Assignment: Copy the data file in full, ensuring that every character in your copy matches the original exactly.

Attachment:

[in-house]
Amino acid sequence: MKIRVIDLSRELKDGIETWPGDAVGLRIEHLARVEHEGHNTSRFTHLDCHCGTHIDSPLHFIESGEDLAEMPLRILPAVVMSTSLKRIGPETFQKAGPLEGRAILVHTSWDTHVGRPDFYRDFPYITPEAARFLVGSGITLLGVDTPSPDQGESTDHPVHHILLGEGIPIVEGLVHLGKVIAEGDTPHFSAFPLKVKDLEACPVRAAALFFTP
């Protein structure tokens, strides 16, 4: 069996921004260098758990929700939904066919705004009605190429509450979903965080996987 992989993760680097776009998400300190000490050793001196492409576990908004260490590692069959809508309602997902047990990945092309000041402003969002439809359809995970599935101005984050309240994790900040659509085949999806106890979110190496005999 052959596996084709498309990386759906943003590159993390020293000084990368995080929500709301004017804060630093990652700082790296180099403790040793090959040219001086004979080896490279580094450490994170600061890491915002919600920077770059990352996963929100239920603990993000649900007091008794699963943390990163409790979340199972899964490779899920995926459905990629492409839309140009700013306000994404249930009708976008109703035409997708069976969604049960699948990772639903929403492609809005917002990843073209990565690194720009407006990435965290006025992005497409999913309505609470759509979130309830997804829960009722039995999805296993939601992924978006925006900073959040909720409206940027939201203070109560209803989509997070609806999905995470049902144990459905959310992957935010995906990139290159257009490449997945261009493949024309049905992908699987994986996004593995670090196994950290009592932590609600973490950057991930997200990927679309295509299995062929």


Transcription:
[in-house]
Amino acid sequence: MKIRVIDLSRELKDGIETWPGDAVGLRIEHLARVEHEGHNTSRFTHLDCHCGTHIDSPLHFIESGEDLAEMPLRILPAVVMSTSLKRIGPETFQKAGPLEGRAILVHTSWDTHVGRPDFYRDFPYITPEAARFLVGSGITLLGVDTPSPDQGESTDHPVHHILLGEGIPIVEGLVHLGKVIAEGDTPHFSAFPLKVKDLEACPVRAAALFFTP
């Protein structure tokens, strides 16, 4: 069996921004260098758990929700939904066919705004009605190429509450979903965080996987 992989993760680097776009998400300190000490050793001196492409576990908004260490590692069959809508309602997902047990990945092309000041402003969002439809359809995970599935101005984050309240994790900040659509085949999806106890979110190496005999 052959596996084709498309990386759906943003590159993390020293000084990368995080929500709301004017804060630093990652700082790296180099403790040793090959040219001086004979080896490279580094450490994170600061890491915002919600920077770059990352996963929100239920603990993000649900007091008794699963943390990163409790979340199972899964490779899920995926459905990629492409839309140009700013306000994404249930009708976008109703035409997708069976969604049960699948990772639903929403492609809005917002990843073209990565690194720009407006990435965290006025992005497409999913309505609470759509979130309830997804829960009722039995999805296993939601992924978006925006900073959040909720409206940027939201203070109560209803989509997070609806999905995470049902144990459905959310992957935010995906990139290159257009490449997945261009493949024309049905992908699987994986996004593995670090196994950290009592932590609600973490950057991930997200990927679309295509299995062929």